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It’s What’s Inside that Counts

It’s What’s Inside that Counts

April 14, 2008

It should be no surprise that the way people treat each other within an organization impacts how they ultimately treat external customers. In other words, good internal service drives good external customer service.

How employees are treated is a reflection of an organization’s internal service culture. To assess your firm’s service culture, ask your employees: Would you refer a friend to work here? It’s a loaded question, but the answer will provide you with tremendous insight into what employees think of your organization.
 A strong service culture starts with recognizing ‘internal customers’ – employees whose job functions depend on other employees. For example, a manager who needs to replace an employee or reorganize staff would be considered an internal customer of Human Resources; a department head who needs a special data report is an internal customer of Information Services; etc.

Recognizing Each Other’s Work

Employees can better serve their internal customers when they understand how their work is interconnected. Programs that involve job shadowing and role switching help build empathy for other employees and reinforce teamwork and a sense of common purpose.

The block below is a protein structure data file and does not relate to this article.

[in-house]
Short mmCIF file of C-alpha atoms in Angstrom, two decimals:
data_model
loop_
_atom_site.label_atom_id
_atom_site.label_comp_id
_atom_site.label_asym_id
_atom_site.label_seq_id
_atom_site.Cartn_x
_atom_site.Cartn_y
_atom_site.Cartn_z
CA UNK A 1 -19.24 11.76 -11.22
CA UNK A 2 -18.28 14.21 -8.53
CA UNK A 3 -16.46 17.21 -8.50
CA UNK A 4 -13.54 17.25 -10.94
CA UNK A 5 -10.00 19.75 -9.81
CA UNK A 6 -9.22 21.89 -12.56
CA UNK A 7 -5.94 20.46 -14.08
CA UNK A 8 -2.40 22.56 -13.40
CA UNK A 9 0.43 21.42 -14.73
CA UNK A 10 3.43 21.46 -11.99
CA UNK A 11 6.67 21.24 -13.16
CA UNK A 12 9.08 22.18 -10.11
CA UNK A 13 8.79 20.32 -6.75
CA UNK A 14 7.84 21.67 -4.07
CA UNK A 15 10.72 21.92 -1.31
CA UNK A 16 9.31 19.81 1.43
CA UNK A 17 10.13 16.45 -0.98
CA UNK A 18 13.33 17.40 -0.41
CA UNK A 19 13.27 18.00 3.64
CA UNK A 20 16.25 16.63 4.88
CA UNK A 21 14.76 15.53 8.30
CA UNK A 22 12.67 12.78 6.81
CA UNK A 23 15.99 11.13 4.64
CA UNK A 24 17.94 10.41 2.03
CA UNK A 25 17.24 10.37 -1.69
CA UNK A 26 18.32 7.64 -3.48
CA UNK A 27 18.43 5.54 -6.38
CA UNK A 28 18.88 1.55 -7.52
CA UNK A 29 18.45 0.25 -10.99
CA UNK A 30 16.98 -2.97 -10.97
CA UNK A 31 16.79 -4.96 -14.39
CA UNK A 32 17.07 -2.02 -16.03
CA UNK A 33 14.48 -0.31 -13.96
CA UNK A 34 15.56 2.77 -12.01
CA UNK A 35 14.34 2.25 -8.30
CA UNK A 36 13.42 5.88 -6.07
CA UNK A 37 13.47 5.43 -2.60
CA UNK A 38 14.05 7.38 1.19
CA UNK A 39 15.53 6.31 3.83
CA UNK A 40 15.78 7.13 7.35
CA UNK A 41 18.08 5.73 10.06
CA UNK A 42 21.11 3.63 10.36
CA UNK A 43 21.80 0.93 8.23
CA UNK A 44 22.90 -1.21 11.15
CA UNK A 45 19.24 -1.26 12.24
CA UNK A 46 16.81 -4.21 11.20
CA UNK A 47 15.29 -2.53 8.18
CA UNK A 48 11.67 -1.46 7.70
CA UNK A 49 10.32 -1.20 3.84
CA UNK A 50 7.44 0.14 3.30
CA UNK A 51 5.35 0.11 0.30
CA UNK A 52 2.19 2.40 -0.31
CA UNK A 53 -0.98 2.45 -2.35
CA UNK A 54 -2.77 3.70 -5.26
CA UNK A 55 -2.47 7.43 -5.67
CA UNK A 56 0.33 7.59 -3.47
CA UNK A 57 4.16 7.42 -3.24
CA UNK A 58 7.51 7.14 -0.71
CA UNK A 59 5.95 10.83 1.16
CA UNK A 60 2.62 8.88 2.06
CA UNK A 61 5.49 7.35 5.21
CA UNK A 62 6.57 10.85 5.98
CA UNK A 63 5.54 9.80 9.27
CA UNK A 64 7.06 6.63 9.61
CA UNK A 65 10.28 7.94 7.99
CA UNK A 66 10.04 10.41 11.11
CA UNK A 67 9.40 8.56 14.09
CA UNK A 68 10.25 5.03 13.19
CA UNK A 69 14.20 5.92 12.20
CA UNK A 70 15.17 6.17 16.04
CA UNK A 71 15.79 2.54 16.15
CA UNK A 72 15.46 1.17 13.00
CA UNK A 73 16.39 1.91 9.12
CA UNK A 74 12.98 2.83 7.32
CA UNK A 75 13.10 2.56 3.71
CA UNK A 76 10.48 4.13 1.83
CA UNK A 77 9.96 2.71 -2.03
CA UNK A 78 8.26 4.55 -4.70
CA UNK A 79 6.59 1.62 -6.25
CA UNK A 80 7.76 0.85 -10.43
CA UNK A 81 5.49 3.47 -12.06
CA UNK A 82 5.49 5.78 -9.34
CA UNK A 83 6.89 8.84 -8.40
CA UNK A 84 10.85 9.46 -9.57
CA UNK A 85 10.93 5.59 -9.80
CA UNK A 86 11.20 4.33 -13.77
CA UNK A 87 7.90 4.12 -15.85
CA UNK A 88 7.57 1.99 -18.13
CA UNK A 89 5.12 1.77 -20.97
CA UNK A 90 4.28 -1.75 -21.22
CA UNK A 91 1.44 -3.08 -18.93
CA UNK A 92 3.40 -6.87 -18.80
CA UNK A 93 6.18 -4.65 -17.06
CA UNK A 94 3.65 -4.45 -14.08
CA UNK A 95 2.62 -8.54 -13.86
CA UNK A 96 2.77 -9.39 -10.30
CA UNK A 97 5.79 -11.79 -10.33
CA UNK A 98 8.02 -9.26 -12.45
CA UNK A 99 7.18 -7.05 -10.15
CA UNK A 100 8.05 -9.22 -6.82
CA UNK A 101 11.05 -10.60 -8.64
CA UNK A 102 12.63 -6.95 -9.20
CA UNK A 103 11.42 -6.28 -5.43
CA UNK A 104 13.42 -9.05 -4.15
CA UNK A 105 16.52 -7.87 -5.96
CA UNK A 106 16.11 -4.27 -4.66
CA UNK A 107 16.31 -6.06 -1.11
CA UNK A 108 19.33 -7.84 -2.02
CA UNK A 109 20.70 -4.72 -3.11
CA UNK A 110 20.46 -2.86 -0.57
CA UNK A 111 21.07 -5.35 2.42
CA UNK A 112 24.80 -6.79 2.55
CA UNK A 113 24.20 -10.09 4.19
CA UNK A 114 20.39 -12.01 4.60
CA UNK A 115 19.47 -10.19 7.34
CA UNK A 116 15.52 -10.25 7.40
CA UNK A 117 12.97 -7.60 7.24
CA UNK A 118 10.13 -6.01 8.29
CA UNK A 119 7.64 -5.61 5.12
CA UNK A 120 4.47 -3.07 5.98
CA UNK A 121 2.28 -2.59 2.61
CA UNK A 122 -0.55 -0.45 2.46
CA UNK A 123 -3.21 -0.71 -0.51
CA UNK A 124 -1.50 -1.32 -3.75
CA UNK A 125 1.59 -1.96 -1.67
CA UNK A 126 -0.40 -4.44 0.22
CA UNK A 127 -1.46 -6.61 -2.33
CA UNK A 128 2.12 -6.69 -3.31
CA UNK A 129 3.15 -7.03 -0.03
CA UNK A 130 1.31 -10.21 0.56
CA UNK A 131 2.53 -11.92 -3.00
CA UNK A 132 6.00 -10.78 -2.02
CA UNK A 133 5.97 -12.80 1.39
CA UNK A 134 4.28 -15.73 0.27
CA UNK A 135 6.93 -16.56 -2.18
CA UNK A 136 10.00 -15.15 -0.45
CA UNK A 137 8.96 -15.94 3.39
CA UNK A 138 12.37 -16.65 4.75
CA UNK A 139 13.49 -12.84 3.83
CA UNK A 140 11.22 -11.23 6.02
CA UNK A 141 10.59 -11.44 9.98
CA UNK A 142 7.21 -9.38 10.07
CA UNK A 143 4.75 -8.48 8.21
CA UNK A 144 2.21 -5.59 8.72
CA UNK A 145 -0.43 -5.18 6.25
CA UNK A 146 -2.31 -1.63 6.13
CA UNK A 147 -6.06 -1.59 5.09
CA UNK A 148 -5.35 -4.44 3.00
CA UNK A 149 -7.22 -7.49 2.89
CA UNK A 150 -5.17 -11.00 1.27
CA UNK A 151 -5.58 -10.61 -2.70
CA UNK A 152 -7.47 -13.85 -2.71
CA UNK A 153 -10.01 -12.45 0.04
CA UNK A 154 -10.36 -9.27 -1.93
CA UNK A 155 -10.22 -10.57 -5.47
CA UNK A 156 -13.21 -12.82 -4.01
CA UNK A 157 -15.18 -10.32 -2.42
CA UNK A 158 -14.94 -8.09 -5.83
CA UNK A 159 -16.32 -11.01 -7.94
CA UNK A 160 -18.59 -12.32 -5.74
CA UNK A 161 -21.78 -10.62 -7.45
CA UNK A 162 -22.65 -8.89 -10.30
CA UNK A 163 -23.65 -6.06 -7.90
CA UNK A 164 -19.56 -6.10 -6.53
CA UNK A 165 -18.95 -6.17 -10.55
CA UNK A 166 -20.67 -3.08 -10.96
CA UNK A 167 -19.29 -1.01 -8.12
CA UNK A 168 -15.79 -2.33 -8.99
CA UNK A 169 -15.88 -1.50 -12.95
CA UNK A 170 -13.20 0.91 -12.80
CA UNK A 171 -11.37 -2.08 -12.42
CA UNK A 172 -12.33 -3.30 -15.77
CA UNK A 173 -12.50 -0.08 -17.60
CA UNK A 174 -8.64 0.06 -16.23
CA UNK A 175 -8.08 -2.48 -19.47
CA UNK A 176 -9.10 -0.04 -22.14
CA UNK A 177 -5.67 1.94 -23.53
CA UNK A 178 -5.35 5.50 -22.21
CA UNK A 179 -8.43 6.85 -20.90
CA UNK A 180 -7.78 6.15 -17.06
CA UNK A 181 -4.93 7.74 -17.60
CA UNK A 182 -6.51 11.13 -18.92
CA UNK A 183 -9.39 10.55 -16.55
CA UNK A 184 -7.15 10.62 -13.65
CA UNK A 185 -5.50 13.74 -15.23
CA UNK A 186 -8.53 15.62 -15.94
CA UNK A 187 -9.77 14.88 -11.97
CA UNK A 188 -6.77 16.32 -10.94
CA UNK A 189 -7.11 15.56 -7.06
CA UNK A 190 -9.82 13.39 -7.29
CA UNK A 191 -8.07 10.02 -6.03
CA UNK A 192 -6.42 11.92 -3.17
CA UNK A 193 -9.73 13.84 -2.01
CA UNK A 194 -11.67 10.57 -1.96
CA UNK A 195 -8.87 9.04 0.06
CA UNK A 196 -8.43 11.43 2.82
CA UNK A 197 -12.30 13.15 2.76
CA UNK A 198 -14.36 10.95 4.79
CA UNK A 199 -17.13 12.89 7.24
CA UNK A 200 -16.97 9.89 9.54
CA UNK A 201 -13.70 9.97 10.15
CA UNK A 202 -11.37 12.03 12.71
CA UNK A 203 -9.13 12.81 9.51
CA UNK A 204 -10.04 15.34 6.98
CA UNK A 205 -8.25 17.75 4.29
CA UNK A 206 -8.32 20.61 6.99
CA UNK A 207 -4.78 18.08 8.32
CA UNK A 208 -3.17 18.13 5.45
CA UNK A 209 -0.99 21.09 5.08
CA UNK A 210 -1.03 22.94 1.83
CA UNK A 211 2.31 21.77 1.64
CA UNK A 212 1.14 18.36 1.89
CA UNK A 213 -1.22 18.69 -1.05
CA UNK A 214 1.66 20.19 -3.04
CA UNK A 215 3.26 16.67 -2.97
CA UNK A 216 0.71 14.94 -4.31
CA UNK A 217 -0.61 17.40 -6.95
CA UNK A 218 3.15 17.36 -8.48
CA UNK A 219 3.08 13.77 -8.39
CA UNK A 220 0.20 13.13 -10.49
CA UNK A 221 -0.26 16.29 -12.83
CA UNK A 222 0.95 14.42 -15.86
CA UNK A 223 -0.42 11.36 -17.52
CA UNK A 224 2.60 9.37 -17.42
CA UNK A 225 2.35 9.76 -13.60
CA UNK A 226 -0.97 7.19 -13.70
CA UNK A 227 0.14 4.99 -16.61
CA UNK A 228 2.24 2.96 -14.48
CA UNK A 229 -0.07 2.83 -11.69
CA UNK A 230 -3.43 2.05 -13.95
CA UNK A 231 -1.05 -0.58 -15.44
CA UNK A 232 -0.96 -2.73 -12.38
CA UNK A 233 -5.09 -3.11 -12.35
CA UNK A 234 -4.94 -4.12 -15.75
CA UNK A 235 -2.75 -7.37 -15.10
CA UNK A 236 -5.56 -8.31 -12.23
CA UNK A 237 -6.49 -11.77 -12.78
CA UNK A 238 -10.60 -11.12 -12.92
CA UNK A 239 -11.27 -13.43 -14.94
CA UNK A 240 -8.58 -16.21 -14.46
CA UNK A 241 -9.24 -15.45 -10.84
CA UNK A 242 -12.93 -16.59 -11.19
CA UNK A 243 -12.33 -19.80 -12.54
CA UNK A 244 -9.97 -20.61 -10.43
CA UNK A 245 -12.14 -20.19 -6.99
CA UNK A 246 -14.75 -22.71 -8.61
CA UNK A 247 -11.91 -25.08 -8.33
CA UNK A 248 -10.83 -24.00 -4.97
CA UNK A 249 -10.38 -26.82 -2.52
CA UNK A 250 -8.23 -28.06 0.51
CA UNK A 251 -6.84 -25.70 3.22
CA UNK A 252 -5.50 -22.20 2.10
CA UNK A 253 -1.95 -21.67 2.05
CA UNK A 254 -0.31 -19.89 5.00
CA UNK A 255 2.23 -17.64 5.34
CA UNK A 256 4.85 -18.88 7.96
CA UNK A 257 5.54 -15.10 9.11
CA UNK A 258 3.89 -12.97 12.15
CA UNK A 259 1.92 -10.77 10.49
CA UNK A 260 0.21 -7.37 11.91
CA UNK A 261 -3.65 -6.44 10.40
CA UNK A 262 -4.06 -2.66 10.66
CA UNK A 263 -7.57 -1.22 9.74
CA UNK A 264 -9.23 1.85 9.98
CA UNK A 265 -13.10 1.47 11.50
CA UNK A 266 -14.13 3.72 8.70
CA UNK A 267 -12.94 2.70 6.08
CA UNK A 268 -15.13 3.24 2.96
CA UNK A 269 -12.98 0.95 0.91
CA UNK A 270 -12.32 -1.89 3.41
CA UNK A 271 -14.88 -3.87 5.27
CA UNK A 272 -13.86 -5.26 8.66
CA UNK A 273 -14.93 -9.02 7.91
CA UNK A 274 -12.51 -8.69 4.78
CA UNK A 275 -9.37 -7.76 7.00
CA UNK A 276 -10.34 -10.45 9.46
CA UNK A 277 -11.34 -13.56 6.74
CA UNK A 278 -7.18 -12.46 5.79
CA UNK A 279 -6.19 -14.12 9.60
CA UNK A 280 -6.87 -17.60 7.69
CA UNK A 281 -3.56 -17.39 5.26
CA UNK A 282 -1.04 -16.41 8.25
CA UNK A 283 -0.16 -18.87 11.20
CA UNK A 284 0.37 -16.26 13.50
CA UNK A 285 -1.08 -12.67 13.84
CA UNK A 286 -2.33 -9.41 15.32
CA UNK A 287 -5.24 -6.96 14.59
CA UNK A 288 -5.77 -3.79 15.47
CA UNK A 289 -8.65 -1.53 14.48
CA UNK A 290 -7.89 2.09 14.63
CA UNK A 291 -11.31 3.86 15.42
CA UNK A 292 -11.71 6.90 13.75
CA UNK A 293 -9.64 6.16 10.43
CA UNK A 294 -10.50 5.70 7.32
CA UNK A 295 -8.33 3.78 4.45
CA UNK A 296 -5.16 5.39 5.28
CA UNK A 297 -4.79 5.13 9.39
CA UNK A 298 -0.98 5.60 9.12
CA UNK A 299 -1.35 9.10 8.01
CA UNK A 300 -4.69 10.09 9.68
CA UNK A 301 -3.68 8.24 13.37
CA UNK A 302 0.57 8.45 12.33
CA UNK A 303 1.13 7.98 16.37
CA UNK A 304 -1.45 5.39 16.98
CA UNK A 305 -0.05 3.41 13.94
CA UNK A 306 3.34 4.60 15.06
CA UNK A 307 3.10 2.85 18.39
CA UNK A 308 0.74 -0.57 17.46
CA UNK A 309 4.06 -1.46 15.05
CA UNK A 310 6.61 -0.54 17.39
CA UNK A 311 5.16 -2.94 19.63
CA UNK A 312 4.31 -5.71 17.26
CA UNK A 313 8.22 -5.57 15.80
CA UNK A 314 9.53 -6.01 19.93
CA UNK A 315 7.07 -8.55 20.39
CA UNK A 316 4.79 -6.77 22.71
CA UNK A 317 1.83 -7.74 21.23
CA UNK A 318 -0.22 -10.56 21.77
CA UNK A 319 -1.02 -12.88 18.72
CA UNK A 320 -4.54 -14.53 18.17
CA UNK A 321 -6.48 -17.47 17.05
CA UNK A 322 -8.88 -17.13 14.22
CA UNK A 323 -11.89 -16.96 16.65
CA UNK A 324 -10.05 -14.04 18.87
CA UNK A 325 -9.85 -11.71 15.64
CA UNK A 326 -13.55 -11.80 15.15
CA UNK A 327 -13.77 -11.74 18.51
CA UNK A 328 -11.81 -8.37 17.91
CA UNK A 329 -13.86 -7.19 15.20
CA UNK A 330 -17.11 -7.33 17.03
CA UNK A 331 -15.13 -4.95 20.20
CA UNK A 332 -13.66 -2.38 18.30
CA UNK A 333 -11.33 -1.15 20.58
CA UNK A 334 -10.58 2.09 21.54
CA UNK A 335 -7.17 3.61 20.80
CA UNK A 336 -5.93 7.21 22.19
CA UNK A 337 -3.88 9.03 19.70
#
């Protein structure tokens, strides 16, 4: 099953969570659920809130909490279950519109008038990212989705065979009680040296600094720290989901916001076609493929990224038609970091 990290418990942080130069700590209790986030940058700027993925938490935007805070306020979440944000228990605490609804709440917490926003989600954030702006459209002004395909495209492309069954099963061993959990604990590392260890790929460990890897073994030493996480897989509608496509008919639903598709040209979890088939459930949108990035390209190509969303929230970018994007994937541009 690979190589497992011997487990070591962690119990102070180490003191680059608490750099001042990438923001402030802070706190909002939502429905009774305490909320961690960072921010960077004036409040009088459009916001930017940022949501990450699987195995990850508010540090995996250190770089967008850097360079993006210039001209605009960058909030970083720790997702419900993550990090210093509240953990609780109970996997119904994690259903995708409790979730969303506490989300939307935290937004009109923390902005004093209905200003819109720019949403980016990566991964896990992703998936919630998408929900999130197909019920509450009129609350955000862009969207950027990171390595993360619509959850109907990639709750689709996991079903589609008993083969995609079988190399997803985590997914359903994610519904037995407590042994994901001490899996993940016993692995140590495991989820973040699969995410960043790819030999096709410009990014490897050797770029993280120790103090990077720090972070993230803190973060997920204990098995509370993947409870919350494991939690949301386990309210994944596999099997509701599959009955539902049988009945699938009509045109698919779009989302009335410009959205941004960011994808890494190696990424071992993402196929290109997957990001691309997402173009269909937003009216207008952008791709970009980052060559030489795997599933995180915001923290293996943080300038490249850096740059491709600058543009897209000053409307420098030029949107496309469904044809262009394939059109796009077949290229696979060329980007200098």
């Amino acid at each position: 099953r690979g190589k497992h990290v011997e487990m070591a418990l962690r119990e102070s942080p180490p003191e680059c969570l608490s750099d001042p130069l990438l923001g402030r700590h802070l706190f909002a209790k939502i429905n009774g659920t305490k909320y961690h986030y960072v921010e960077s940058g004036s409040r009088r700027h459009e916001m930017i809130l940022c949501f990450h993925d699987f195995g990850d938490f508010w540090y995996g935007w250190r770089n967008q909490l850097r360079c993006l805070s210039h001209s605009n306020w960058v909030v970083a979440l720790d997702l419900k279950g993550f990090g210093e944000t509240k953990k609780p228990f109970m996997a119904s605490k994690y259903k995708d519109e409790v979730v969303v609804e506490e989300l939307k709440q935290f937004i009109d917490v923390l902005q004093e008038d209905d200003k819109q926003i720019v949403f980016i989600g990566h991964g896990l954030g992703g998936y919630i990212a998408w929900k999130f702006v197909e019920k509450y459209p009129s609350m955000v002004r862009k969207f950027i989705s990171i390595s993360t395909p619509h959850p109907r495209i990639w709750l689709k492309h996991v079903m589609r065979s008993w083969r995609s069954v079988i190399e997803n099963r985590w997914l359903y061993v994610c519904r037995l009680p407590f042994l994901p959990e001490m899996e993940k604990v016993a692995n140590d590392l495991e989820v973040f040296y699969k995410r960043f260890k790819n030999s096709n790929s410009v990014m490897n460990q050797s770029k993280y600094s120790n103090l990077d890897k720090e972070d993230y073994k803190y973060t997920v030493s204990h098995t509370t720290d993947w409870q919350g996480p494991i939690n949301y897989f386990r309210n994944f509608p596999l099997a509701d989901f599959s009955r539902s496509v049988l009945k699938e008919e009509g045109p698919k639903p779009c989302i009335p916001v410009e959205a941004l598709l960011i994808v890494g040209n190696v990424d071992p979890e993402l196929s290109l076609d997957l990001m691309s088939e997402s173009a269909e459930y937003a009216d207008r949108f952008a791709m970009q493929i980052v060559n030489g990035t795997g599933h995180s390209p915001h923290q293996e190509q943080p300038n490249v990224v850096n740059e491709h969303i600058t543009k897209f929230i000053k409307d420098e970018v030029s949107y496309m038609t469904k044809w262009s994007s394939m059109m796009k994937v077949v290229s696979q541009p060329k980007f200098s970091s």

• An advertising agency initiated an “In Your Shoes Day” where employees in different departments shadow each other to better appreciate the variety of functions that collectively serve their clients.
• A package delivery company encourages its drivers to go out on calls with the sales staff to gain a better perspective of what is involved in getting a client’s account. The sales reps also accompany the drivers on their delivery runs to understand what is involved in keeping an account.
• A hotel chain participates in an “In-Touch” day where corporate employees go into the field to work at different hotel properties. A marketing executive may work a shift with the bell captain, an internal auditor or accountant might work in housekeeping, and an information systems specialist may assist in the kitchen.

Management Involvement

Top management support is also critical to create and reinforce a service culture. Being so far removed from daily operations, many executives recognize the need to connect with their employees and customers.

• The president of a credit union works as a teller for a day so he can spend more time with branch staff and customers.
• Corporate employees of a chain restaurant take turns working a shift at one of their restaurants. Top managers of a cleaning service firm take time out once a year to clean client offices (including the bathrooms!) to show their support for frontline employees.
• Working in the field reminds executives what it is like to be on the frontline. And in receiving management’s attention, employees feel more valued.

In a strong service culture, employees get the message “We’re all in this together.”

Information courtesy of Taking Care of the People Who Matter Most: A Guide to Employee-Customer Care

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